William Wallace is a National Hero thanks to Hollywood, well-known all over the world. However, the truth of the whole story is a bit different than shown in the movie “Braveheart” in which Mel Gibson played Wallace.
Born in 1272, William Wallace was one of three sons of Sir Malcolm Wallace and Margaret de Crauford. His family probably originated from Ness near the English border. Today there is a memorial on the land the family owned at Elderslie near Glasgow. Not much is known about William Wallace’ early years. He had 2 brothers. The elder brother was named Malcolm and the younger one John. After the death of his father, William was brought up by his uncle who lived in Dunipace. Later he probably got some military experience and was well educated as his uncle taught him French and Latin.
William Wallace is a typical example of unbending commitment to Scotland’s independence. It was in 1297 when Wallace killed the English sheriff in the town of Lanark. It is said that his motivation was for the slaying of his sweetheart. From 1297 he had his own army and joined forces with Andrew Murray. In the same year Wallace and Andrew besiege the Castle of Dundee. As a result, the English sent an army against them. It lead to a battle between both armies at the Bridge over the River Forth in Stirling. Unfortunately, Murray was badly wounded and died during the battle. Others joined Wallace and together they were able to drive back the English. At the Kirk of the Forest Wallace was made the “Guardian of Scotland” and was knighted.
In 1298, Edward I who was the English King also known as “Longshanks”, sent an army to Scotland and at the battle of Falkirk, the Scottish army was defeated and Wallace had to escape to France where he gathered support. He traveled to France and Rome before returning to Scotland in 1303 and realized that he had to start from scratch again to fight the English. Wallace was betrayed and captured in Glasgow in 1305 and was taken to Dumbarton Castle and later to London.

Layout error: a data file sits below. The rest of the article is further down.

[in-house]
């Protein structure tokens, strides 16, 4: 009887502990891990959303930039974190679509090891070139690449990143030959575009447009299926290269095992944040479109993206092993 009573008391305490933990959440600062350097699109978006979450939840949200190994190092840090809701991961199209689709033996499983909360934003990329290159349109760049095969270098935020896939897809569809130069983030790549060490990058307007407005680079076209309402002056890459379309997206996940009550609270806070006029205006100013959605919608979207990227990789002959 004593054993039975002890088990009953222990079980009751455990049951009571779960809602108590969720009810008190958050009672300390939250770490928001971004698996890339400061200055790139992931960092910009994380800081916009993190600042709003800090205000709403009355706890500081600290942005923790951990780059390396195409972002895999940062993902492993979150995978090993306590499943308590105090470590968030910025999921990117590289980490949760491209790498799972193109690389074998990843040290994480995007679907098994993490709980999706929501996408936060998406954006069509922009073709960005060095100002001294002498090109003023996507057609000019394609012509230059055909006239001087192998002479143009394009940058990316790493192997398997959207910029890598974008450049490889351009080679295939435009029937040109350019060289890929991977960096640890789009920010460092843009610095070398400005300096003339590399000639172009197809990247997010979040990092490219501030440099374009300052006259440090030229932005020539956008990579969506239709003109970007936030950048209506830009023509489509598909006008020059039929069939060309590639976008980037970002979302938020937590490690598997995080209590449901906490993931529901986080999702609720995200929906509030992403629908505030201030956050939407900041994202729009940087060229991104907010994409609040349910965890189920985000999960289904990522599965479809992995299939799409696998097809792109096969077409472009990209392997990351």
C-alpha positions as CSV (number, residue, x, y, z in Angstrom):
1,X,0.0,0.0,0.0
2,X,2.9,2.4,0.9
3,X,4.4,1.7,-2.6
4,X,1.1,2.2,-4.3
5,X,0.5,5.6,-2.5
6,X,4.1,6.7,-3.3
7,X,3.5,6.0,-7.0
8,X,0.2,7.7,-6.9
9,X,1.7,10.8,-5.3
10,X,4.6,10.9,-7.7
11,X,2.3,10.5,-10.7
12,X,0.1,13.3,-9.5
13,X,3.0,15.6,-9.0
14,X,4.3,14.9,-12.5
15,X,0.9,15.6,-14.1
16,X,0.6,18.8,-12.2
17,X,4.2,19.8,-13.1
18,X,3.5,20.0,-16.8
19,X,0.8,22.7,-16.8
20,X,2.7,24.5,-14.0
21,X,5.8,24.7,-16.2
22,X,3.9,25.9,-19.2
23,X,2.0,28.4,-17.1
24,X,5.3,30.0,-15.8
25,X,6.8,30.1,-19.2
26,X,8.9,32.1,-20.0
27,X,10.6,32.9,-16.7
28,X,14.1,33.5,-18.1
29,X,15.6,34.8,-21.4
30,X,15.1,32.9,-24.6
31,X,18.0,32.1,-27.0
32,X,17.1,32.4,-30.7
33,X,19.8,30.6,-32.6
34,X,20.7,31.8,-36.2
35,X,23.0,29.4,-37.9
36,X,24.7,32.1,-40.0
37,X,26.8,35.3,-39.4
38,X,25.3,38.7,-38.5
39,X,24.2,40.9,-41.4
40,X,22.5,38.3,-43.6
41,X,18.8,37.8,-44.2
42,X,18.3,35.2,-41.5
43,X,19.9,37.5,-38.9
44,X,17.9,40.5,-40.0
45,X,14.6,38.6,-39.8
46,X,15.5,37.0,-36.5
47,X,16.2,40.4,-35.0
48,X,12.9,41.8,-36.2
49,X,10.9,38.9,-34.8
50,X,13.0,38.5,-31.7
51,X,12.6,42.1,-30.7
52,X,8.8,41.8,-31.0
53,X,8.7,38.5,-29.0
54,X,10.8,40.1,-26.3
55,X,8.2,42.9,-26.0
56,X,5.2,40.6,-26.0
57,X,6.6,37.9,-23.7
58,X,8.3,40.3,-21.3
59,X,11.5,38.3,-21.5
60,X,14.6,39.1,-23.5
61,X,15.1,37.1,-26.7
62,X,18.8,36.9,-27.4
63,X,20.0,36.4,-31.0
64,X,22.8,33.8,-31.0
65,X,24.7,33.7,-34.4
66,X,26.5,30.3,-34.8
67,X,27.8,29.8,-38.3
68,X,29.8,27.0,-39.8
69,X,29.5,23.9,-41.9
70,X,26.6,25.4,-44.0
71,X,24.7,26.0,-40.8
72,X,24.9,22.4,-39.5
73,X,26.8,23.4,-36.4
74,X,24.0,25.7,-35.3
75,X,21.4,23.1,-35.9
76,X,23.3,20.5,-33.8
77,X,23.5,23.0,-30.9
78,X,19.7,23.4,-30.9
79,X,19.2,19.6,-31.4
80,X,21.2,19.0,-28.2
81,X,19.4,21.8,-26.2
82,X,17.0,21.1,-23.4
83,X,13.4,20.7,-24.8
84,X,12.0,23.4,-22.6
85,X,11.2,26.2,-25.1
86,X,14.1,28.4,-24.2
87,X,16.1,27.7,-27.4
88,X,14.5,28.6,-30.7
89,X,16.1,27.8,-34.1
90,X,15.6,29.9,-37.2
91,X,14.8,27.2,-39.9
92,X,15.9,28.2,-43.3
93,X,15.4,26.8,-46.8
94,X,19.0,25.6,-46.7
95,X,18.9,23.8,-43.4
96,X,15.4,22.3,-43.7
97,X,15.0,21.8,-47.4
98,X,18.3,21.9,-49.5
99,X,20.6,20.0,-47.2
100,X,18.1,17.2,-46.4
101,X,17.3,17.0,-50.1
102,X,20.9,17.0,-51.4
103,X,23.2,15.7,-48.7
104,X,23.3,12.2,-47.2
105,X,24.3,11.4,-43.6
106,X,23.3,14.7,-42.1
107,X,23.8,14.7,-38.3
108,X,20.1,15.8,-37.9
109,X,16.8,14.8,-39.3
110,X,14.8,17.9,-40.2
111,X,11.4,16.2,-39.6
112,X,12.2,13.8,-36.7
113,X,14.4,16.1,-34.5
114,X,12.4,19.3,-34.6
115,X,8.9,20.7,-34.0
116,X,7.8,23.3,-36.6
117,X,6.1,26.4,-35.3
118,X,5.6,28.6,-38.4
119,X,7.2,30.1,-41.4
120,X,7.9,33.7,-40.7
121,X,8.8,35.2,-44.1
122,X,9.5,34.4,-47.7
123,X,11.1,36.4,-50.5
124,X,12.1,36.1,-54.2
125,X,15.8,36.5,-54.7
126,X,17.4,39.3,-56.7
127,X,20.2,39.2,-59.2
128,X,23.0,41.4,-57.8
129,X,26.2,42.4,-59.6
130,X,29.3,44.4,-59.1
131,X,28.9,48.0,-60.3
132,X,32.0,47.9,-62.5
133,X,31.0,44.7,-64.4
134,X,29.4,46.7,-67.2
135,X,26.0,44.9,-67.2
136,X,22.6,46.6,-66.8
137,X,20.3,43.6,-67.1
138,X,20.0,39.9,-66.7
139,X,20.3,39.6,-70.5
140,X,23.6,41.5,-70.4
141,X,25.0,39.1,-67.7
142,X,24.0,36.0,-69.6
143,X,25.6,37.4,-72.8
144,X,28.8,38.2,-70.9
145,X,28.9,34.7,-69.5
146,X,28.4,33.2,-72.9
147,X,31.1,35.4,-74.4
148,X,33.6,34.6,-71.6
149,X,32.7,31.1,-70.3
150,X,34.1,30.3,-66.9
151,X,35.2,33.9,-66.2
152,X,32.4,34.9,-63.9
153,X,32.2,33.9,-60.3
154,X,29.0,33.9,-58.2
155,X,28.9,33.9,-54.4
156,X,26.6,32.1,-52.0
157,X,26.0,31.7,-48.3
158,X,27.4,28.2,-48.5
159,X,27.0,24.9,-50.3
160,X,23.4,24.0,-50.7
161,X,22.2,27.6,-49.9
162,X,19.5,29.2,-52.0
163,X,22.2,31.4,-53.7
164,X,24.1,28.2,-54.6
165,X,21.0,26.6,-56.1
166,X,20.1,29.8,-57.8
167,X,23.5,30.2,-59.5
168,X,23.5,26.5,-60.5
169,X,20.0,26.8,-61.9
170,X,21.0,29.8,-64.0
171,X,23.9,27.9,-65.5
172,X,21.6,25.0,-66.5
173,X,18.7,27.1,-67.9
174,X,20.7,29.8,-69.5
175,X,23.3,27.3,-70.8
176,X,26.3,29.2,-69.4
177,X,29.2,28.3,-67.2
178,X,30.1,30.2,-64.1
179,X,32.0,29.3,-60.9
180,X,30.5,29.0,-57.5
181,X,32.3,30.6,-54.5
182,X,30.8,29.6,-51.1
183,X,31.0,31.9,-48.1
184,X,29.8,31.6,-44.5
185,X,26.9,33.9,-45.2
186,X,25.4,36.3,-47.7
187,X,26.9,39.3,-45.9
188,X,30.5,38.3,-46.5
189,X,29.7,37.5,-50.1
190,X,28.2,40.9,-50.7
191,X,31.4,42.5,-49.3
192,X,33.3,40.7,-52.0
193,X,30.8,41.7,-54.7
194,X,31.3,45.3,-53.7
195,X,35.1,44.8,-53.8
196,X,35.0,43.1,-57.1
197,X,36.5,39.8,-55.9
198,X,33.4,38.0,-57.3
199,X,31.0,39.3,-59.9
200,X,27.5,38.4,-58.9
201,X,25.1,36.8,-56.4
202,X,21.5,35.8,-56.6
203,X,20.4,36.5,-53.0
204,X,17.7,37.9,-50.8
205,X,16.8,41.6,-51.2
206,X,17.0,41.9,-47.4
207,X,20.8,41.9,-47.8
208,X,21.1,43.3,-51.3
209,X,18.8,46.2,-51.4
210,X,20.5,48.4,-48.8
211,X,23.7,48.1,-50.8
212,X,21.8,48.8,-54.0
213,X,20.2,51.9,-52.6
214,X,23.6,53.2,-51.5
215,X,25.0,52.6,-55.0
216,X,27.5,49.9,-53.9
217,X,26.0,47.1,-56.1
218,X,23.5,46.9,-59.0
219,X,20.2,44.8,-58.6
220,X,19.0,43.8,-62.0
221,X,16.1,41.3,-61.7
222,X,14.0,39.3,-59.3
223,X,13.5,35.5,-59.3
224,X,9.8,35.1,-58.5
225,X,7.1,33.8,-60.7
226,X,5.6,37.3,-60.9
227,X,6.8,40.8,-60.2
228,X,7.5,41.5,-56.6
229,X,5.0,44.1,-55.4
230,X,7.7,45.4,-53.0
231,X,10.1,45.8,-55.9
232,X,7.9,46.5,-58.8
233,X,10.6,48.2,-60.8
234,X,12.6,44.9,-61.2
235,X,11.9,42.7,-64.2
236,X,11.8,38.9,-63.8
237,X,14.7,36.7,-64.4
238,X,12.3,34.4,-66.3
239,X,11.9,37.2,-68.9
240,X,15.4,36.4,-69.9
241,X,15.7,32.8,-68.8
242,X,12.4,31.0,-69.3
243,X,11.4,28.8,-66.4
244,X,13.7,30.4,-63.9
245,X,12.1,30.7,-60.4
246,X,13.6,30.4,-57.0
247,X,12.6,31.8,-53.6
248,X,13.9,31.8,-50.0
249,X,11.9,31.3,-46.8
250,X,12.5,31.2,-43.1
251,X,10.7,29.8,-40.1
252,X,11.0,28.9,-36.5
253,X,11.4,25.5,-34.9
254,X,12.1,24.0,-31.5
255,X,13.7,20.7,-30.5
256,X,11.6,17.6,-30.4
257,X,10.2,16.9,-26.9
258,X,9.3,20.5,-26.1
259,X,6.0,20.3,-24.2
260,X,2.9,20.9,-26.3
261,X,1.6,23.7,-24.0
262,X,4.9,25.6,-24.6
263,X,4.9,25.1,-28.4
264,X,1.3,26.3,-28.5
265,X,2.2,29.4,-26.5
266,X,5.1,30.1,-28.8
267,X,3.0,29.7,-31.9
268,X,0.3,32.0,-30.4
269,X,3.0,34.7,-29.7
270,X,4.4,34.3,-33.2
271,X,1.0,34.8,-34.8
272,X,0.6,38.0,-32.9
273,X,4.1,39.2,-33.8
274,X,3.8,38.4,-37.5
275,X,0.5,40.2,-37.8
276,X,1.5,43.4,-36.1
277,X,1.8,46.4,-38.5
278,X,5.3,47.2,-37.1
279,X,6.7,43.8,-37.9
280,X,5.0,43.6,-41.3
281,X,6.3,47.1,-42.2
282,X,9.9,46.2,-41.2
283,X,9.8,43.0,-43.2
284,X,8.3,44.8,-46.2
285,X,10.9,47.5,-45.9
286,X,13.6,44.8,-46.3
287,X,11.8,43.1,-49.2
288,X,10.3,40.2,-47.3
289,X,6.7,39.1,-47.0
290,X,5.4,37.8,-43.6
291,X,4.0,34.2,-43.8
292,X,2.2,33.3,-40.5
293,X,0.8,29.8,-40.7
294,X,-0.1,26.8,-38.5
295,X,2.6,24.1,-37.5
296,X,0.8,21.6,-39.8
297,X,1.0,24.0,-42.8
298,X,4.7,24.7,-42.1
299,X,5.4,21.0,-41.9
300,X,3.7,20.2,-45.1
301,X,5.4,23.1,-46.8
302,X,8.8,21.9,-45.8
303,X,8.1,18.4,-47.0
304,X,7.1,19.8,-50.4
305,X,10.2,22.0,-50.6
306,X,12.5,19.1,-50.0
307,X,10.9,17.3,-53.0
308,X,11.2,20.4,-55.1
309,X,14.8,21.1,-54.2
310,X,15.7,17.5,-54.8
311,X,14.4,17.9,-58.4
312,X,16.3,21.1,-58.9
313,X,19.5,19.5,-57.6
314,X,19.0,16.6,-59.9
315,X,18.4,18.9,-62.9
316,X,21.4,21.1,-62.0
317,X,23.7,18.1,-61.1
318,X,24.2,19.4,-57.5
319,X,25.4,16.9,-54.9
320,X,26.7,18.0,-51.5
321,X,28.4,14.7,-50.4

In Westminster Hall his sham trial took place and Wallace was charged with treason which he denied. He was then tied to the tails of horses which dragged him to Smithfield Elms where he was hung, drawn and quartered. Parts of the body were sent to the corners of Scotland and his head stuck on a spike on Old London Bridge.
After many centuries Wallace still lives on in the hearts of Scots and is one of Scotland’s heroes.
The Wallace Monument in Stirling is a National landmark which was constructed in the 1860s. Besides displaying the story of William Wallace, there is a “Hall of Heroes“, a gallery with all Scottish Heroes from Robert the Bruce to Sir Walter Scott. Standing on the Abbey Craig, the view from the top of the building is breathtaking. You can see the city of Stirling with Ben Lomond and the Trossachs in the background and on the other side the Ochil Hills. There is also a coffee and gift shop at the visitor centre. For more information about the city Stirling and things to do have a look at the Stirling Page.